Newsletter: When Robert Frank came to California

Good morning, and welcome to the Essential California newsletter. It’s Wednesday, Sept. 11, and I’m writing from Los Angeles.

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Robert Frank — who, at 94, had arguably been the most influential living photographer in the country — died Monday.

His midcentury masterwork “The Americans” was the product of a two-year, 10,000-mile journey around the United States funded by a Guggenheim grant. Frank shot 27,000 frames on 767 rolls of film. His aim, as he wrote in his Guggenheim application, was “to portray Americans as they live at present. Their every day and their Sunday, their realism and dream. The look of their cities, towns and highways.”

Despite its now unshakable place in the pantheon, the book was largely panned when it was officially released in the U.S. in 1960. The rough-looking photos, of dim bars and drive-ins and roadside crosses, were grainy and restless. “Robert Frank,” as Jack Kerouac wrote in his introduction to the book, “Swiss, unobtrusive, nice, with that grey little camera he raises with one hand he sucked a sad poem right out of America onto film, taking rank among the tragic poets of the world.” That tragic poetry was, for many at the time, considered to be a direct affront to the prevailing, golden-hued image of 1950s America. And the fact that the photos were taken by a Leica-toting European émigré Jew probably didn’t help matters.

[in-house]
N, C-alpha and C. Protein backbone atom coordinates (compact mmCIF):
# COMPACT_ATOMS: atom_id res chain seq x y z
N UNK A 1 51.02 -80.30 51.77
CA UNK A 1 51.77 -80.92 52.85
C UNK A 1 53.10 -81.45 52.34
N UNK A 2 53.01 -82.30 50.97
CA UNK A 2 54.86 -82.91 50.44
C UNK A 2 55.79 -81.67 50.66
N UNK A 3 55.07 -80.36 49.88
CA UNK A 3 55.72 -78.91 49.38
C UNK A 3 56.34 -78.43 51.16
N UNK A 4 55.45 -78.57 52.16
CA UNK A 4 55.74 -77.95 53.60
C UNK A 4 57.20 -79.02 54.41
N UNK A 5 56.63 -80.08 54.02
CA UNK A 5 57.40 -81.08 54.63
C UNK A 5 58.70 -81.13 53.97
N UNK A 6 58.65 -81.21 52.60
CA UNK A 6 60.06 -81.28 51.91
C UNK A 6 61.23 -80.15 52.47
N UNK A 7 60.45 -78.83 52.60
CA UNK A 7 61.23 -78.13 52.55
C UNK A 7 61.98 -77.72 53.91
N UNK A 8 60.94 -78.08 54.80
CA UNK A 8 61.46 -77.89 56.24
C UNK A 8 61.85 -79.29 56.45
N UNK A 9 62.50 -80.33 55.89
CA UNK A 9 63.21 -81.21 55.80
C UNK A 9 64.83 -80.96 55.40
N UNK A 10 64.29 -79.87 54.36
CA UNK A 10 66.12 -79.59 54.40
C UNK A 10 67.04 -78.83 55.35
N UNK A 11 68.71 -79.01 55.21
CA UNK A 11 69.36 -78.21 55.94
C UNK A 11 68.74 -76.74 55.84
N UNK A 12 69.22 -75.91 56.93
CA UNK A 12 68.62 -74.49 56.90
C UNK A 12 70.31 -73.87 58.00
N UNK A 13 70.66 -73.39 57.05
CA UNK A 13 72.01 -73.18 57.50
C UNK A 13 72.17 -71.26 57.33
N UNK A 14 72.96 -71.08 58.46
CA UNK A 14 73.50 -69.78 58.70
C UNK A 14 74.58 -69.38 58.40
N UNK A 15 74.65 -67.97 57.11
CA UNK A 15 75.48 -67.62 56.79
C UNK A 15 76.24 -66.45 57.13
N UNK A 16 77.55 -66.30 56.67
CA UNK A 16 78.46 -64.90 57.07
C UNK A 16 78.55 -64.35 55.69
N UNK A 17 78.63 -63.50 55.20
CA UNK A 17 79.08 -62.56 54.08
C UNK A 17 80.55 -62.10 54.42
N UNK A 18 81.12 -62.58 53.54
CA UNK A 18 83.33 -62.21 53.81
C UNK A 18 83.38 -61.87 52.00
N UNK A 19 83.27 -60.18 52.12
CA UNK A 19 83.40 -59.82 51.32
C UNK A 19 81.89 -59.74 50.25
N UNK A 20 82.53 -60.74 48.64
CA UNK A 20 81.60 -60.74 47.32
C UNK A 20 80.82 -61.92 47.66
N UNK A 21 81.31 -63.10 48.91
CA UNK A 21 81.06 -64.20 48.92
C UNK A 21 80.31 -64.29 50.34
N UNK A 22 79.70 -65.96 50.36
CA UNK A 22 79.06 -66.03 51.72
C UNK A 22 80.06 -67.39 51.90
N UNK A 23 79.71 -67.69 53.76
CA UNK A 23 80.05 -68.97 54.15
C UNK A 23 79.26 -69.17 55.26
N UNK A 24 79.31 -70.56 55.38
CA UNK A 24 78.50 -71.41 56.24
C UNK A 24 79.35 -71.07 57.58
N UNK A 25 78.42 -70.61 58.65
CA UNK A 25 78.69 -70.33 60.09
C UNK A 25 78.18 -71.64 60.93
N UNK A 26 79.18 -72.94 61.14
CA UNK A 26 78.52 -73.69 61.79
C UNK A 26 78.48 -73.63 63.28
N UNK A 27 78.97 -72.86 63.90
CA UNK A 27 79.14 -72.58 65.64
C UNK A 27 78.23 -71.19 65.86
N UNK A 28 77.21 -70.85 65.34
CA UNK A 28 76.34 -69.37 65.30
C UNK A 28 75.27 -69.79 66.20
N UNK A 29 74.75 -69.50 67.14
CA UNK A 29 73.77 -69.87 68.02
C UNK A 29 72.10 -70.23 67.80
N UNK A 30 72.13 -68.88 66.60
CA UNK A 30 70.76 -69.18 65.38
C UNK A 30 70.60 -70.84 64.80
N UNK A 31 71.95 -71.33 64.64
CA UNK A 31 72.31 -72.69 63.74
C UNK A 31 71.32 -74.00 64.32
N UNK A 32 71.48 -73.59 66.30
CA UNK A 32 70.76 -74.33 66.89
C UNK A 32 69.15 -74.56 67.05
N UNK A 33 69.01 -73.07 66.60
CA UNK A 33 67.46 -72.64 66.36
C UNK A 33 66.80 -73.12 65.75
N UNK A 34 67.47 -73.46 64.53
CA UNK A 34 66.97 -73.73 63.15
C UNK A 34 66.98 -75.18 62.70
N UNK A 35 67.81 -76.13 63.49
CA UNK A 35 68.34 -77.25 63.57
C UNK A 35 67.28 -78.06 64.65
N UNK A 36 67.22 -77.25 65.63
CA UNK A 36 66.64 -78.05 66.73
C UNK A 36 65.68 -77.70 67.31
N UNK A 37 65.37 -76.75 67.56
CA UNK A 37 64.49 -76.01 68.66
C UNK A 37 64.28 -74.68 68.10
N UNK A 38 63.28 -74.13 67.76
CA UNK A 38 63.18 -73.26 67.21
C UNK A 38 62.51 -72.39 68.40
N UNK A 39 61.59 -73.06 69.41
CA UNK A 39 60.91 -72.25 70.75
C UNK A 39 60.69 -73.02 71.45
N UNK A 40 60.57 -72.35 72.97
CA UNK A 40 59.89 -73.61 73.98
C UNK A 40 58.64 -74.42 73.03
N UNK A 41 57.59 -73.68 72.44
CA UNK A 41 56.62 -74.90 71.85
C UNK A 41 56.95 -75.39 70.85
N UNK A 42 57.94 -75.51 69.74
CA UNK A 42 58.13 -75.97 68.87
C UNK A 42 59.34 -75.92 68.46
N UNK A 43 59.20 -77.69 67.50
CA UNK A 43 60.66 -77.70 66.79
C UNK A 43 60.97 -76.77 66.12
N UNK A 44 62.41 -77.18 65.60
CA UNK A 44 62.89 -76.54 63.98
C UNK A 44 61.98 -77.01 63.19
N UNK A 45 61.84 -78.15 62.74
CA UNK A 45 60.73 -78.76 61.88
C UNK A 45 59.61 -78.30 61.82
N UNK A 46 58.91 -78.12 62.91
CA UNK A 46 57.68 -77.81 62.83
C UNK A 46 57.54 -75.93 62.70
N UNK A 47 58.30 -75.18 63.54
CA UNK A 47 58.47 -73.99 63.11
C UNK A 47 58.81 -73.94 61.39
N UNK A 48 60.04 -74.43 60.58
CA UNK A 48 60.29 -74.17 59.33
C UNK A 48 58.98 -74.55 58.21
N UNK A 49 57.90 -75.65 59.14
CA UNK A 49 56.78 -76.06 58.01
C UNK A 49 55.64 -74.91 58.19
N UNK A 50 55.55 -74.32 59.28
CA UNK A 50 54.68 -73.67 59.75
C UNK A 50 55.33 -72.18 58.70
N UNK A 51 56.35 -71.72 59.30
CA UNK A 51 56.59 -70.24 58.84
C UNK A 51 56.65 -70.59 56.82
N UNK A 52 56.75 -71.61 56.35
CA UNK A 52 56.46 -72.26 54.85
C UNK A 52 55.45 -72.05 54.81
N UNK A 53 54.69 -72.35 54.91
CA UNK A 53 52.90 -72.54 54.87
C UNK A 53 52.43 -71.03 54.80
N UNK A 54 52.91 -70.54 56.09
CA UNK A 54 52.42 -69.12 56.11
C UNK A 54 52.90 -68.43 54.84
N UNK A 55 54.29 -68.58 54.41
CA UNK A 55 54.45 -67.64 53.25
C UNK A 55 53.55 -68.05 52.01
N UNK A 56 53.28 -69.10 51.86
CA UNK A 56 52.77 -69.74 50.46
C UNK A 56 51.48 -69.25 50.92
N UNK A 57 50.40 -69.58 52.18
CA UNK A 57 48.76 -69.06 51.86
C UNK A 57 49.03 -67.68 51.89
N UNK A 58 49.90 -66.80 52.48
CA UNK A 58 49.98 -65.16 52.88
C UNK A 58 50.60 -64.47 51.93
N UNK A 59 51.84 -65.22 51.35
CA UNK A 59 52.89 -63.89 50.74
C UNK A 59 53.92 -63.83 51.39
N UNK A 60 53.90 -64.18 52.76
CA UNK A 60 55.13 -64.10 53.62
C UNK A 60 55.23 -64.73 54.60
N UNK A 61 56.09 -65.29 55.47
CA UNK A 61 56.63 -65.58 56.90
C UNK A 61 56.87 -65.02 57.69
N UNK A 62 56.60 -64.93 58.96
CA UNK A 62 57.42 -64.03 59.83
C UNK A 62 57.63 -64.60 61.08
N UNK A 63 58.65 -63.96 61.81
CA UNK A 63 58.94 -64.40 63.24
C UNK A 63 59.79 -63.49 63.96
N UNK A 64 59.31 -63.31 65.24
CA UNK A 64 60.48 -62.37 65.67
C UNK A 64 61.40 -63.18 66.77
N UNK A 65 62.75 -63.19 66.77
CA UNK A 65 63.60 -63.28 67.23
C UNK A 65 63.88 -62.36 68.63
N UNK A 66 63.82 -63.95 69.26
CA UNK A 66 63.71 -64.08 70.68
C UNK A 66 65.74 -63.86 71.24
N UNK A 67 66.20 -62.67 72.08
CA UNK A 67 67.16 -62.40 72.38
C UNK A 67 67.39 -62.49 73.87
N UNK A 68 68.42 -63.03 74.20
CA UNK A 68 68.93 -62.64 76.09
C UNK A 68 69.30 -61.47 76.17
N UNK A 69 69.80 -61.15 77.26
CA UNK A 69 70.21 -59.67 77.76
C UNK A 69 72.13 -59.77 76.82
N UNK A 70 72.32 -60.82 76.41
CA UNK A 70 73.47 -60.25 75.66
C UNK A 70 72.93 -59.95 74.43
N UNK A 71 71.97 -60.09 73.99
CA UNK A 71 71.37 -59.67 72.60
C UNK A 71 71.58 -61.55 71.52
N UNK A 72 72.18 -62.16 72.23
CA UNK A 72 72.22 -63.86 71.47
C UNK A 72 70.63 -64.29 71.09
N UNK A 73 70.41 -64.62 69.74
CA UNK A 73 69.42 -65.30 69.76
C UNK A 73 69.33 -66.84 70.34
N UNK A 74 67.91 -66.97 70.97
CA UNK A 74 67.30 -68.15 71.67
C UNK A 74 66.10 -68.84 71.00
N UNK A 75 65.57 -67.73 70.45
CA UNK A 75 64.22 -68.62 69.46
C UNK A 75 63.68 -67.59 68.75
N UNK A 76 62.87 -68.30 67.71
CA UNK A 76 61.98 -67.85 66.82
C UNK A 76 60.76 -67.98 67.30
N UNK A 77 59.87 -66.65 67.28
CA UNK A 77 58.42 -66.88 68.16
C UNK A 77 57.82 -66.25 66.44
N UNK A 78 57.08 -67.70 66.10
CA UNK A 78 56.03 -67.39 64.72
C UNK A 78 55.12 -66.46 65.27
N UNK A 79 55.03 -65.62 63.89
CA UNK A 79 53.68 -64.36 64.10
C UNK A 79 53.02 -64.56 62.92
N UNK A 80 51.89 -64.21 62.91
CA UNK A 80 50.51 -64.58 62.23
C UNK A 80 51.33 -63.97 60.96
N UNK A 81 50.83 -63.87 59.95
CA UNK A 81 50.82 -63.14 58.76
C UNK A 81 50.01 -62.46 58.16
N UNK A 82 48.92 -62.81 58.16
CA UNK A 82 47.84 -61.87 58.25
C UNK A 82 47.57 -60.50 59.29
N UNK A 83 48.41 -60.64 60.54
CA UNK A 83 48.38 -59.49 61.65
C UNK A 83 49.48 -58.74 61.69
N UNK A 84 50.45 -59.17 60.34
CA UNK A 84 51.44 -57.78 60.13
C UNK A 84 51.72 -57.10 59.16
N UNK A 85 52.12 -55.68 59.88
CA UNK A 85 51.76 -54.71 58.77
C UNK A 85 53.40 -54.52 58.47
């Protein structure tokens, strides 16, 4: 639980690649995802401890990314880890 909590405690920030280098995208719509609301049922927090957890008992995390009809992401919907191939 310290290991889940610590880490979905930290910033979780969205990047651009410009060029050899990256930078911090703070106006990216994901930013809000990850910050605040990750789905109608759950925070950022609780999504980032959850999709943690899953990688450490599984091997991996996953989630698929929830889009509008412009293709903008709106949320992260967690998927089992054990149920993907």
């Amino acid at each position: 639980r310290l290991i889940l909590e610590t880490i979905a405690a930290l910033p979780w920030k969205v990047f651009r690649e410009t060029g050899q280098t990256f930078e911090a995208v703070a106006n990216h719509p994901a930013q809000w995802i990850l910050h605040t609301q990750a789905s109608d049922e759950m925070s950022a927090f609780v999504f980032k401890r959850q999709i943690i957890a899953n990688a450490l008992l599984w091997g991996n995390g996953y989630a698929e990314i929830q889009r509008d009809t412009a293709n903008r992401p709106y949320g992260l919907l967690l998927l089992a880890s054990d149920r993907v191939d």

Frank crisscrossed the country for the project but spent longer in California than anywhere else on his travels. He was on the West Coast with his family for months, first in Los Angeles and then Orinda, pausing for a time to reflect and develop film even as he continued to shoot.

He had already been on the road for several months when his wife, Mary, and their two small children joined him in Houston in November 1955. They got to L.A. on or just before Christmas Day 1955 and spent two months in a rented house in the Hollywood Hills, near where Mulholland Drive meets the Cahuenga Pass.

Here in L.A., Frank tried and mostly failed at securing commercial assignments to supplement the family’s income, according to a chronology of his trip from the National Gallery of Art.

He developed film in a friend’s darkroom, editing the negatives with scissors as he went, and took pictures at movie premieres, auto shows and elsewhere.

One particularly well-known photo, of a diner waitress staring unguardedly ahead, was shot at the Hollywood Ranch Market on Vine. The long-since-gone Ranch Market “was one of the few places [in L.A.] where a person could cash a check in the middle of night. It had metal turnstiles, pinball machines, but no doors,” according to historian Alison Martino of Vintage Los Angeles.

“While he explored, Mary and the kids remained in the apartment. He admitted to his parents that Mary had it rough because she couldn’t drive and they couldn’t afford a babysitter — to be carless and stranded in L.A. is a cruel isolation,” RJ Smith wrote in “American Witness,“ his biography of Frank. Mary was only 23 at the time, and both children were under 5.

Meanwhile, Frank continued his meanderings in the most American of automobiles — a used Ford. Another L.A. photo, “St. Francis, Gas Station and City Hall, Los Angeles,” taken on the fringes of downtown, was erroneously titled. The statue in the foreground is actually of Junipero Serra, the founder of California’s missions.

“To live for two months in L.A. is like being hospitalized in a Paris hospital,” Frank wrote in a letter to Walker Evans in February 1956, according to Smith’s book. “If you have to stay longer one gets worse quickly.”

The Frank family stayed in Los Angeles for three months before heading up to Orinda.

And now, here’s what’s happening across California:

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